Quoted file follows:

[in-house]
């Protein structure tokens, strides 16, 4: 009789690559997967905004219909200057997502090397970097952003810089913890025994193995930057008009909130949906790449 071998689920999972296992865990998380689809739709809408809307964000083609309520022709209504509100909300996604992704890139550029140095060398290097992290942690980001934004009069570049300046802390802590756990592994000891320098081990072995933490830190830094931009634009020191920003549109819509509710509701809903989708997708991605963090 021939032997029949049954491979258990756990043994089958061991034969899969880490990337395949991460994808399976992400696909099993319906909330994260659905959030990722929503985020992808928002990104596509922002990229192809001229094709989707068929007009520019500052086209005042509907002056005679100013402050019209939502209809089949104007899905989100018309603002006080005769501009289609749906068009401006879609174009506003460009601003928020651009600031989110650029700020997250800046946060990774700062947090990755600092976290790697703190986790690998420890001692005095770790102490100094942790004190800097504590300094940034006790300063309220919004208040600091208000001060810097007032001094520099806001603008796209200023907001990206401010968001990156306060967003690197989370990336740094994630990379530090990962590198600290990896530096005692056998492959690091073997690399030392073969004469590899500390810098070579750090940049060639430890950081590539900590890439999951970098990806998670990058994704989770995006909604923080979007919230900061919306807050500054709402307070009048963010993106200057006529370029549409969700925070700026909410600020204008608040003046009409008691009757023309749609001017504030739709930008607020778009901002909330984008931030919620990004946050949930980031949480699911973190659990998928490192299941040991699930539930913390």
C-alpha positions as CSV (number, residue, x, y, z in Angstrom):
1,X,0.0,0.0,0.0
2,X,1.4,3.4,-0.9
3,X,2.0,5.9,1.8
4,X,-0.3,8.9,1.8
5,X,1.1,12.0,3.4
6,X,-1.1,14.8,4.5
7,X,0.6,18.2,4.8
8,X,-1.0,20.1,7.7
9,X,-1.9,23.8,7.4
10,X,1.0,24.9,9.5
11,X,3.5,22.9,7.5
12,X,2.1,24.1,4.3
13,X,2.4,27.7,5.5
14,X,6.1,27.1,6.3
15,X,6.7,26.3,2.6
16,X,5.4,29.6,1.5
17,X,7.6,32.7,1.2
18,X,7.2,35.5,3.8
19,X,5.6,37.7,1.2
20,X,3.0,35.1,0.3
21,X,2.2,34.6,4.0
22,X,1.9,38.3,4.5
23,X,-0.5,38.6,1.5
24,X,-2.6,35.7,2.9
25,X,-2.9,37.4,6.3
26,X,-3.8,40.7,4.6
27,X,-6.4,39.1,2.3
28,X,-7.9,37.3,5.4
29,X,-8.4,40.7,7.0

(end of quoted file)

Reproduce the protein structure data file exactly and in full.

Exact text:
[in-house]
């Protein structure tokens, strides 16, 4: 009789690559997967905004219909200057997502090397970097952003810089913890025994193995930057008009909130949906790449 071998689920999972296992865990998380689809739709809408809307964000083609309520022709209504509100909300996604992704890139550029140095060398290097992290942690980001934004009069570049300046802390802590756990592994000891320098081990072995933490830190830094931009634009020191920003549109819509509710509701809903989708997708991605963090 021939032997029949049954491979258990756990043994089958061991034969899969880490990337395949991460994808399976992400696909099993319906909330994260659905959030990722929503985020992808928002990104596509922002990229192809001229094709989707068929007009520019500052086209005042509907002056005679100013402050019209939502209809089949104007899905989100018309603002006080005769501009289609749906068009401006879609174009506003460009601003928020651009600031989110650029700020997250800046946060990774700062947090990755600092976290790697703190986790690998420890001692005095770790102490100094942790004190800097504590300094940034006790300063309220919004208040600091208000001060810097007032001094520099806001603008796209200023907001990206401010968001990156306060967003690197989370990336740094994630990379530090990962590198600290990896530096005692056998492959690091073997690399030392073969004469590899500390810098070579750090940049060639430890950081590539900590890439999951970098990806998670990058994704989770995006909604923080979007919230900061919306807050500054709402307070009048963010993106200057006529370029549409969700925070700026909410600020204008608040003046009409008691009757023309749609001017504030739709930008607020778009901002909330984008931030919620990004946050949930980031949480699911973190659990998928490192299941040991699930539930913390």
C-alpha positions as CSV (number, residue, x, y, z in Angstrom):
1,X,0.0,0.0,0.0
2,X,1.4,3.4,-0.9
3,X,2.0,5.9,1.8
4,X,-0.3,8.9,1.8
5,X,1.1,12.0,3.4
6,X,-1.1,14.8,4.5
7,X,0.6,18.2,4.8
8,X,-1.0,20.1,7.7
9,X,-1.9,23.8,7.4
10,X,1.0,24.9,9.5
11,X,3.5,22.9,7.5
12,X,2.1,24.1,4.3
13,X,2.4,27.7,5.5
14,X,6.1,27.1,6.3
15,X,6.7,26.3,2.6
16,X,5.4,29.6,1.5
17,X,7.6,32.7,1.2
18,X,7.2,35.5,3.8
19,X,5.6,37.7,1.2
20,X,3.0,35.1,0.3
21,X,2.2,34.6,4.0
22,X,1.9,38.3,4.5
23,X,-0.5,38.6,1.5
24,X,-2.6,35.7,2.9
25,X,-2.9,37.4,6.3
26,X,-3.8,40.7,4.6
27,X,-6.4,39.1,2.3
28,X,-7.9,37.3,5.4
29,X,-8.4,40.7,7.0